Save Our Schools says that new research published in the UK last week shows that the majority of school closures lead to a decline in student results.
SOS spokesperson, Trevor Cobbold, said that the research calls into question the whole rationale of the Stanhope Government’s school closure and amalgamation plan.
“Far from improving the quality of education as the Minister claims, his school closure and amalgamation plan is more likely to result in lower student achievement. Towards 2020 is destined for failure because it has ignored the most basic requirements for successful school consolidation.
“A study by the Hay Group, a major international consultancy firm, shows that 55% of merged schools in the UK had a sustained decline in student performance in the three years after the merger compared to the average for the separate schools in the three years beforehand. It says that the number of merged schools that have lower student results ‘is worryingly high.’
“A major finding of the study is that if the social and cultural difficulties of school mergers are not managed effectively, mergers are likely to have a negative impact on student achievement.
“It says that poor planning of school mergers can have a disastrous effect on thousands of students.”
Mr. Cobbold said that the study’s findings have important implications for the Towards 2020 Plan.
“The study demonstrates that school consolidation is a complex process and success depends on successfully combining school visions and culture. It is not merely a matter of logistics and infrastructure as the Minister for Education seems to believe.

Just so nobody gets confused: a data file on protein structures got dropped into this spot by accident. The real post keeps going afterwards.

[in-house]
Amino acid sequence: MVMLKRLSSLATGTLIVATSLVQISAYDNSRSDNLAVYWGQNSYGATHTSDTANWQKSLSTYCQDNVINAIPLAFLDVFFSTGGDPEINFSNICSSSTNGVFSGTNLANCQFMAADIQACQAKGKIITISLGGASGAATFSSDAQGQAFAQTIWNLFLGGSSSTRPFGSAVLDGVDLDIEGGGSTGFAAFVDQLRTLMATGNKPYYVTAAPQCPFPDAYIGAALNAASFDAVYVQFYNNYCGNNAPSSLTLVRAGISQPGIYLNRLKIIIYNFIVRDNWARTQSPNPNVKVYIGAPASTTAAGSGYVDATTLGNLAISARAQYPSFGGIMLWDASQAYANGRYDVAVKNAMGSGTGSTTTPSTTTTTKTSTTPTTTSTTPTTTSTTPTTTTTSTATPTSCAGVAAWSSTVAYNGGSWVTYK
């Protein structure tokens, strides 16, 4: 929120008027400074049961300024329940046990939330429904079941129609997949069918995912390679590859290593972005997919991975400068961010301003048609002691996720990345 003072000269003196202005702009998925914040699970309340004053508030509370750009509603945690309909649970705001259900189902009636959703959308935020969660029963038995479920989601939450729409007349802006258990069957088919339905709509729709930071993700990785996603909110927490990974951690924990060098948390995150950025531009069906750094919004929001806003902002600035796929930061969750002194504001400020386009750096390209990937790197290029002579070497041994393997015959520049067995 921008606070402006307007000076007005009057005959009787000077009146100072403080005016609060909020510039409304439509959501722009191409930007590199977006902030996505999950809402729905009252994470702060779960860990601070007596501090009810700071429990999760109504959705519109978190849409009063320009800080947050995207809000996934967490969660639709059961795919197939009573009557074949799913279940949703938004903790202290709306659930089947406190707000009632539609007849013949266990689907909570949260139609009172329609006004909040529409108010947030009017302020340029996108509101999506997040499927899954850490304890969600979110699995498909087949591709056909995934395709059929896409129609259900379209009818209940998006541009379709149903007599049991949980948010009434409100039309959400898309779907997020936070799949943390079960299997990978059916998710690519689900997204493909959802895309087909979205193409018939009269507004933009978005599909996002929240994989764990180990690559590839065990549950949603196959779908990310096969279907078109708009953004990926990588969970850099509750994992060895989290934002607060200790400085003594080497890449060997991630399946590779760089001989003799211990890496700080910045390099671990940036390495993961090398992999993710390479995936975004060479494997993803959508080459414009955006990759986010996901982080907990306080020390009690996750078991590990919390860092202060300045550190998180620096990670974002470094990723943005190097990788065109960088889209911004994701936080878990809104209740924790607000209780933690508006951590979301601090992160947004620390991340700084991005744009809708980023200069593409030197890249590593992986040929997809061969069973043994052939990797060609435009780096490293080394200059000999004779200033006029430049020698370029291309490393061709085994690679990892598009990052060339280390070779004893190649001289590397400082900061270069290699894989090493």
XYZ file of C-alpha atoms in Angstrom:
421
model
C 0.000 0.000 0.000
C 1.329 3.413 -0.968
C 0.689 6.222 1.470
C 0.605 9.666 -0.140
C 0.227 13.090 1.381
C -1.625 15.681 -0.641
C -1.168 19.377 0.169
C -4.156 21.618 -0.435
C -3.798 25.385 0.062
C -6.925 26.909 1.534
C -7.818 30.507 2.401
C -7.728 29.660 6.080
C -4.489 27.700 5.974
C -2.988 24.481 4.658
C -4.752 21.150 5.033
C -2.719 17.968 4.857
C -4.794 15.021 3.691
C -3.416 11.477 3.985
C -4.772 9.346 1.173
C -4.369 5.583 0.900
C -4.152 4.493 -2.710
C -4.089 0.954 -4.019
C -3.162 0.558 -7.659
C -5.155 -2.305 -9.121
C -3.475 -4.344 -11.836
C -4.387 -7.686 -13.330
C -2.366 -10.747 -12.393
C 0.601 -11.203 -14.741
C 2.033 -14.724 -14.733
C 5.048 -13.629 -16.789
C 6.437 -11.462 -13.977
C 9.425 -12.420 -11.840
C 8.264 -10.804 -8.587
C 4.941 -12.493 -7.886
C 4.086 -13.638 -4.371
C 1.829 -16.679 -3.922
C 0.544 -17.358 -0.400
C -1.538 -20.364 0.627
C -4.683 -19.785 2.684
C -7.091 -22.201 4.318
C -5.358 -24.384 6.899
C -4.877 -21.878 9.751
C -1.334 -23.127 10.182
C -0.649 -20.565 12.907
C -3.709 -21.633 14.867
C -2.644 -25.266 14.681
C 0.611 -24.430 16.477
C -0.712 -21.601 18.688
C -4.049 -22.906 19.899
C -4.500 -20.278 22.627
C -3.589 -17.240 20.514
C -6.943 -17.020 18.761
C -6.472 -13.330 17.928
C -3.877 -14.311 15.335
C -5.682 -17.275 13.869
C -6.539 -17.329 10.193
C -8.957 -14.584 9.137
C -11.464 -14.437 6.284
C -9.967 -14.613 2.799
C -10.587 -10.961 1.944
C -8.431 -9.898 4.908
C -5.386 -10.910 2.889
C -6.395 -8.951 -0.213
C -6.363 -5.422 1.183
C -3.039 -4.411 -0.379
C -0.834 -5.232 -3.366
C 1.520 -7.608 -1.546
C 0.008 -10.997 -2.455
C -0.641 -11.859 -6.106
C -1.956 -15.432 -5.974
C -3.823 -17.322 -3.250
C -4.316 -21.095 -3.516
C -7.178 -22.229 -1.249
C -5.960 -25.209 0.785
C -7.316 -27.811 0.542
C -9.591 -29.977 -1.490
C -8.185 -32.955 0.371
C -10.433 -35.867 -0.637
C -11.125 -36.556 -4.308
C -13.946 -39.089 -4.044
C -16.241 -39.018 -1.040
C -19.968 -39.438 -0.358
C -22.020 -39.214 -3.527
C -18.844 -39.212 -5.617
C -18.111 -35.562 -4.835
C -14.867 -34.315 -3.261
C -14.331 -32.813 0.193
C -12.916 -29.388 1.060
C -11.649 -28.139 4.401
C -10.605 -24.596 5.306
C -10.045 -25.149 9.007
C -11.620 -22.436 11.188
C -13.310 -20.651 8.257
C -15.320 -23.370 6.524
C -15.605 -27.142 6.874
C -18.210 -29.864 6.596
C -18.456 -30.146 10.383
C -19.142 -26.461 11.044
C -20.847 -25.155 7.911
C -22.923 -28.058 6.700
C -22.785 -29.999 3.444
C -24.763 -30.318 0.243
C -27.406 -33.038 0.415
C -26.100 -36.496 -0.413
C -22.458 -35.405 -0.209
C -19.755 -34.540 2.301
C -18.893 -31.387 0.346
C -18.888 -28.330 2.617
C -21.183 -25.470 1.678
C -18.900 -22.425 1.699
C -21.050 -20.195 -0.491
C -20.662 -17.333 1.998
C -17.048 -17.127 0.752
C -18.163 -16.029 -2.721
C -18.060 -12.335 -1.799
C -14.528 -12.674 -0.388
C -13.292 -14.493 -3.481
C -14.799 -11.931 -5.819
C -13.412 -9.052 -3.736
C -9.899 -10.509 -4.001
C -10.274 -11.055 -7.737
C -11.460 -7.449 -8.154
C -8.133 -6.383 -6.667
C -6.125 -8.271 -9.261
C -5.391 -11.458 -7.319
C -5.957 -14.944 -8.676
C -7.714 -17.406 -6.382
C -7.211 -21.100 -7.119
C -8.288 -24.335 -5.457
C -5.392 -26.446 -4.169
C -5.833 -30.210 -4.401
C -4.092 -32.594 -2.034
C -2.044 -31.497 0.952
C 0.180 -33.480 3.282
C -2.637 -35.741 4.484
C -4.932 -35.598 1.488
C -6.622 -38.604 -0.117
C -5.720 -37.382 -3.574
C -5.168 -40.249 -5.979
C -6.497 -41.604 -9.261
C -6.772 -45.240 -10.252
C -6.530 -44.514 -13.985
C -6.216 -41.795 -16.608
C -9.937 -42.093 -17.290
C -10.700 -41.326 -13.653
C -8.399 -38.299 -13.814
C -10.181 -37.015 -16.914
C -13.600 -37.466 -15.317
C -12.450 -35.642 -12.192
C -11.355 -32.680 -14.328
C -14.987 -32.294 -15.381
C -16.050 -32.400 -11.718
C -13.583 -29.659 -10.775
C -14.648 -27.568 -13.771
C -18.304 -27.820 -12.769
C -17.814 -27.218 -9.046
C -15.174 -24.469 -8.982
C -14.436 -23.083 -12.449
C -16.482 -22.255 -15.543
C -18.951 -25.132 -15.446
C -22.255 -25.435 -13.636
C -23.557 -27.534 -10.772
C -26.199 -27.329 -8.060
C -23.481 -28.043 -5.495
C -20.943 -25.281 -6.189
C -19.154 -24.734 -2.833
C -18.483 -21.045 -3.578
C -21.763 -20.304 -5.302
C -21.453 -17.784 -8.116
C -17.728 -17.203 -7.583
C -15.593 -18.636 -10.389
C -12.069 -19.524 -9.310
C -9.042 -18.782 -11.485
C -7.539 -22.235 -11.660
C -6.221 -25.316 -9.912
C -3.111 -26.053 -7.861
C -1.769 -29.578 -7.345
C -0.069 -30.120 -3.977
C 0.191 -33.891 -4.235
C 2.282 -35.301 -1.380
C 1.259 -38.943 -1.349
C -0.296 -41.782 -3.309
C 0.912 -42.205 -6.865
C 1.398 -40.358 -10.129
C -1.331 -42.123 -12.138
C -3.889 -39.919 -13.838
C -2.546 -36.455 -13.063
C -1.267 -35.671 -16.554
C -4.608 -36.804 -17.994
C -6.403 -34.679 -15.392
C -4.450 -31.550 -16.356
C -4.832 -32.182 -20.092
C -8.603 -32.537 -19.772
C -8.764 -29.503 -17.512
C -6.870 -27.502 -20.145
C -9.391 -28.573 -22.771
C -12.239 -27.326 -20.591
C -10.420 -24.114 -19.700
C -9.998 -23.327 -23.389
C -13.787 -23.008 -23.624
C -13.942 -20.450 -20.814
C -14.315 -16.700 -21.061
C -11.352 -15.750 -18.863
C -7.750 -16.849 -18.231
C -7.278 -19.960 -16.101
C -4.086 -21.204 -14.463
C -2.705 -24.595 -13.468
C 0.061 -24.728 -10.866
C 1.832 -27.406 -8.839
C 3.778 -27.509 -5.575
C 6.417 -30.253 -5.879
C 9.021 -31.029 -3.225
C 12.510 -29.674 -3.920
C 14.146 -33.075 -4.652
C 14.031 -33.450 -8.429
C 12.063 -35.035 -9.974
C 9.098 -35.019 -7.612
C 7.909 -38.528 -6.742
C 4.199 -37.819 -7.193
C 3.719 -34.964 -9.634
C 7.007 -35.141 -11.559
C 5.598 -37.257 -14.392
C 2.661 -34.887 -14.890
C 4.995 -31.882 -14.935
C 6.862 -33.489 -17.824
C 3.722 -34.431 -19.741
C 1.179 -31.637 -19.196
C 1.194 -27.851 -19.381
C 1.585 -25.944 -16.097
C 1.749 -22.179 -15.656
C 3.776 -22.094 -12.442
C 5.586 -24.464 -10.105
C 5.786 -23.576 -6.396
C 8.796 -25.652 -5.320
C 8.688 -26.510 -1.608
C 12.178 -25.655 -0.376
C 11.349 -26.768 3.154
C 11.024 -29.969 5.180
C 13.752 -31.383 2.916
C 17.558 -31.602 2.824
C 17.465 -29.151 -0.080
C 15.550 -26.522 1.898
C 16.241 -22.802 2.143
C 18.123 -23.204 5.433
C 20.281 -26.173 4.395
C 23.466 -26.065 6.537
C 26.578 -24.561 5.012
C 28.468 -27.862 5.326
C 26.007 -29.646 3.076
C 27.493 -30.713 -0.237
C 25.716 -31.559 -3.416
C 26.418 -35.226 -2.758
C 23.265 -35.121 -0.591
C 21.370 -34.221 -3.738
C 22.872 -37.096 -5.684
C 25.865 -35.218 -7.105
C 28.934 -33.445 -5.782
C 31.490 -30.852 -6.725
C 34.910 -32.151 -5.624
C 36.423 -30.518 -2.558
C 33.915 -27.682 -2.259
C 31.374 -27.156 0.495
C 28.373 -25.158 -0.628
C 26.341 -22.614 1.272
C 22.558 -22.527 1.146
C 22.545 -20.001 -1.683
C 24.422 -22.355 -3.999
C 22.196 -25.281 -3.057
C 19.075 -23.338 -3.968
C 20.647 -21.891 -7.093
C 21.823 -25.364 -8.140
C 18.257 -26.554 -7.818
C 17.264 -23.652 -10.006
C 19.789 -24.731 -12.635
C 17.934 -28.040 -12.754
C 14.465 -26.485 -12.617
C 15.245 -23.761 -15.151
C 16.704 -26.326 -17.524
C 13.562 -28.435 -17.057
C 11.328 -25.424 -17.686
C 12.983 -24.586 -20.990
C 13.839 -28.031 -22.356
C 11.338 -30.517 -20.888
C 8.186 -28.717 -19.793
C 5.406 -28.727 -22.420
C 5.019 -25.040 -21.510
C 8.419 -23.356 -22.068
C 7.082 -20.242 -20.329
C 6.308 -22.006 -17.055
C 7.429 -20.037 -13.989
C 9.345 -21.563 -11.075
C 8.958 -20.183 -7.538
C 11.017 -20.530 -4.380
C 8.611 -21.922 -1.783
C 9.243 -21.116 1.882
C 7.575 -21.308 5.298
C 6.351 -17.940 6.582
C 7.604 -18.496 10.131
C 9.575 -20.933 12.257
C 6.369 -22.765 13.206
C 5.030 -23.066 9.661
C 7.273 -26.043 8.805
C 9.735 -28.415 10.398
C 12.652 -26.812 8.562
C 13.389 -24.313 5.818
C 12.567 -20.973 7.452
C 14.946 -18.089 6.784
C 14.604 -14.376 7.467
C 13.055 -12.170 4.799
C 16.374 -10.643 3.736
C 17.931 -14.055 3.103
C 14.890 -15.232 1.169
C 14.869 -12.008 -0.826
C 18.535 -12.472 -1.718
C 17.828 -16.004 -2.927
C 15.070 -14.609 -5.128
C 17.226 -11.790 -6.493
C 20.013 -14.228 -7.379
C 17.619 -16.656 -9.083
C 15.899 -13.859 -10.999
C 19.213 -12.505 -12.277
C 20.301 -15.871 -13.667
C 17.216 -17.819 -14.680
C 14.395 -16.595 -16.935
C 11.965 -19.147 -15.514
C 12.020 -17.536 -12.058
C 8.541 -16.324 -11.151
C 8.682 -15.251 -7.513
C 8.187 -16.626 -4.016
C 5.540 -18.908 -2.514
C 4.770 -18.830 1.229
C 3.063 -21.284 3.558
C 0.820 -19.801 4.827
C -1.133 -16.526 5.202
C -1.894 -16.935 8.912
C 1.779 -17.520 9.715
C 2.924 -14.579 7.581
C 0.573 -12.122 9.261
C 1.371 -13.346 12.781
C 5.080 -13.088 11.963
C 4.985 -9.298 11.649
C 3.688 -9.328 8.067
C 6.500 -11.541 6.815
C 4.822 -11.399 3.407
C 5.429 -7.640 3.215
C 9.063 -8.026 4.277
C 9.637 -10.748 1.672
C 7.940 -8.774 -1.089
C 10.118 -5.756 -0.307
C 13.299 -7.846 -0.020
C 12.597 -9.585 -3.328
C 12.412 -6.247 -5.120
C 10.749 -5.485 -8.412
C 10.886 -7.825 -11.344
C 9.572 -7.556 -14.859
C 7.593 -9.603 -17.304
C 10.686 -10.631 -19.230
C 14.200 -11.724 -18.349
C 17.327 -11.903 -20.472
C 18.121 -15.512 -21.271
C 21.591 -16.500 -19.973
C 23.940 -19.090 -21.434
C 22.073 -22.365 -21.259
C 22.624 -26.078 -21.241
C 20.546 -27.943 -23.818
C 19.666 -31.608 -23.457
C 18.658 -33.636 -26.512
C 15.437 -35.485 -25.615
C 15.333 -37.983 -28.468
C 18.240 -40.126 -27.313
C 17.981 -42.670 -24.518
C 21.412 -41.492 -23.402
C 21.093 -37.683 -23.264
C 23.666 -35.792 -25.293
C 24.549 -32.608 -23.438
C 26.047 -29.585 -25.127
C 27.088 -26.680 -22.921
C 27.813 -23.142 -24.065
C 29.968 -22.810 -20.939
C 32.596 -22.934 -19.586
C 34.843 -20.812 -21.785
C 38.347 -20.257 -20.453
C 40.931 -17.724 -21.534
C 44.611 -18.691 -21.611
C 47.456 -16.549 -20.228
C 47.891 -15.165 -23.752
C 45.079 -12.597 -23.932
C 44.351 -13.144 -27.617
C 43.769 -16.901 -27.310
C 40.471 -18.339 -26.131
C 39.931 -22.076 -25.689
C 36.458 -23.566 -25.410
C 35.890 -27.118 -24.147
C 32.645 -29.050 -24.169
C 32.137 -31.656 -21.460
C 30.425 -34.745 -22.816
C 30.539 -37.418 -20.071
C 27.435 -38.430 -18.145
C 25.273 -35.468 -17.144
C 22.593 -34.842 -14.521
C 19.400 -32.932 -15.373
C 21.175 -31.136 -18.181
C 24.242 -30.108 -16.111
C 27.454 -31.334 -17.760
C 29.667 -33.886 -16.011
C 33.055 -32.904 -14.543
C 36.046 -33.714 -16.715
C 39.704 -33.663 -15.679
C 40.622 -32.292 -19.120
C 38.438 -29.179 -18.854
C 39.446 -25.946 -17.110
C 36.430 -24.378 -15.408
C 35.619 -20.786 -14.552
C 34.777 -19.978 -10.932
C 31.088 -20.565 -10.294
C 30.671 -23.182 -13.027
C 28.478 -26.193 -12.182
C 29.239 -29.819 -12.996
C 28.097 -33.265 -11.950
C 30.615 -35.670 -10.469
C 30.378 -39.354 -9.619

“Schools need long lead times and considerable planning and resources to ensure successful consolidation, particularly on the scale proposed under Towards 2020.
“For example, the UK study says that it is essential that a new principal, and preferably the majority of the senior leadership team of a merged school, is appointed long before the formal merger takes place so that they have the space to form as a team, develop their vision and begin the communication process with staff, parents and students.
“The appointment of new leadership teams well ahead of the merger is fundamental to overcoming resistance and resentments, differences in school visions and cultures and to developing an inclusive change process.
“The Minister for Education has failed to implement these basic requirements. Towards 2020 involves many formal amalgamations and the de facto takeover of many schools by others. The consolidated schools will operate with much the same leadership teams and without sufficient time or resources for planning and implementing a new vision and change process involving staff, students and parents.
“Some 27 pre-schools and schools are proposed for closure or amalgamation at the end of this year. It is not possible for successful change to be planned and implemented over such a short period, let alone during school holidays. As one P&C President told the ABC Stateline program on Friday, ‘the Government is breaking all the rules of change management’.
“This is a failure of Government planning on a large scale and represents gross Ministerial incompetence, already a common enough feature of Towards 2020. The UK study suggests that students are likely to suffer serious consequences as a result of these failures.”
Mr. Cobbold said that while SOS considers that the Stanhope Government has failed to justify its school closure plan on either financial or educational grounds, any school mergers that go ahead should be given a chance of success.
“It would be appalling if the Minister’s neglect of planning for change led to lower student results. At the very least, the Government should allow for a longer transition period than the school holidays and commit considerable additional resources to providing specialist management change advice and support before proceeding with any school closures or amalgamations.”
The Hay Group’s findings are based on a detailed study of 73 full-scale school mergers across the UK over the past six years, involving more than 200 primary and secondary schools in a broad range of socio-economic areas. The mergers involved the closure of schools and their consolidation on an existing or new site. The study was published on 23 October 2006 and is available on the Hay Group website: http://www.haygroup.com/uk/Research/